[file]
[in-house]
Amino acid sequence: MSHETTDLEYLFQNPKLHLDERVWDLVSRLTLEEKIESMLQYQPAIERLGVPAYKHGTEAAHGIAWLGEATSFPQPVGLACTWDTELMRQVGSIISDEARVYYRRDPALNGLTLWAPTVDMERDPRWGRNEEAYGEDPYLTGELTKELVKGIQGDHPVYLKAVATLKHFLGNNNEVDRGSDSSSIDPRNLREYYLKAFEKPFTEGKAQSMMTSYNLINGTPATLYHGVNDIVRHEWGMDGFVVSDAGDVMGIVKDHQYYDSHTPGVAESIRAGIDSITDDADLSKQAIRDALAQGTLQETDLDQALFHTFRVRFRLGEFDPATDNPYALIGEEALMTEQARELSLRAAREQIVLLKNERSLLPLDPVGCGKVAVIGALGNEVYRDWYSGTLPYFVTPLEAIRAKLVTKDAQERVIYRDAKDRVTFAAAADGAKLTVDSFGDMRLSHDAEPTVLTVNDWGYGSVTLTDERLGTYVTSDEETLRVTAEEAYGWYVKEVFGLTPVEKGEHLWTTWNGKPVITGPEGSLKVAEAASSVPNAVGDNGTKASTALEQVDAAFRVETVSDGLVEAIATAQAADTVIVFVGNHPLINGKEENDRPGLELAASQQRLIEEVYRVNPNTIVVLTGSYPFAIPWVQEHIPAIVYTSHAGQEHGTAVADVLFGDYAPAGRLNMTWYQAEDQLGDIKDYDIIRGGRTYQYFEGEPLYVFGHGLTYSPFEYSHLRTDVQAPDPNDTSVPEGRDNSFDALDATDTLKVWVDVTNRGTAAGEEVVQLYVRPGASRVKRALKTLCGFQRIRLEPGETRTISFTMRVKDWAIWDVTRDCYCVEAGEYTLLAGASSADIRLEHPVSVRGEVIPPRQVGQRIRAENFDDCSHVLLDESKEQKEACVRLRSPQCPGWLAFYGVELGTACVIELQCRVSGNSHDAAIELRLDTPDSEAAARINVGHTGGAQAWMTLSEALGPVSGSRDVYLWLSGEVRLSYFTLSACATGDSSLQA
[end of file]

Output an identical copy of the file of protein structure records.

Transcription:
[in-house]
Amino acid sequence: MSHETTDLEYLFQNPKLHLDERVWDLVSRLTLEEKIESMLQYQPAIERLGVPAYKHGTEAAHGIAWLGEATSFPQPVGLACTWDTELMRQVGSIISDEARVYYRRDPALNGLTLWAPTVDMERDPRWGRNEEAYGEDPYLTGELTKELVKGIQGDHPVYLKAVATLKHFLGNNNEVDRGSDSSSIDPRNLREYYLKAFEKPFTEGKAQSMMTSYNLINGTPATLYHGVNDIVRHEWGMDGFVVSDAGDVMGIVKDHQYYDSHTPGVAESIRAGIDSITDDADLSKQAIRDALAQGTLQETDLDQALFHTFRVRFRLGEFDPATDNPYALIGEEALMTEQARELSLRAAREQIVLLKNERSLLPLDPVGCGKVAVIGALGNEVYRDWYSGTLPYFVTPLEAIRAKLVTKDAQERVIYRDAKDRVTFAAAADGAKLTVDSFGDMRLSHDAEPTVLTVNDWGYGSVTLTDERLGTYVTSDEETLRVTAEEAYGWYVKEVFGLTPVEKGEHLWTTWNGKPVITGPEGSLKVAEAASSVPNAVGDNGTKASTALEQVDAAFRVETVSDGLVEAIATAQAADTVIVFVGNHPLINGKEENDRPGLELAASQQRLIEEVYRVNPNTIVVLTGSYPFAIPWVQEHIPAIVYTSHAGQEHGTAVADVLFGDYAPAGRLNMTWYQAEDQLGDIKDYDIIRGGRTYQYFEGEPLYVFGHGLTYSPFEYSHLRTDVQAPDPNDTSVPEGRDNSFDALDATDTLKVWVDVTNRGTAAGEEVVQLYVRPGASRVKRALKTLCGFQRIRLEPGETRTISFTMRVKDWAIWDVTRDCYCVEAGEYTLLAGASSADIRLEHPVSVRGEVIPPRQVGQRIRAENFDDCSHVLLDESKEQKEACVRLRSPQCPGWLAFYGVELGTACVIELQCRVSGNSHDAAIELRLDTPDSEAAARINVGHTGGAQAWMTLSEALGPVSGSRDVYLWLSGEVRLSYFTLSACATGDSSLQA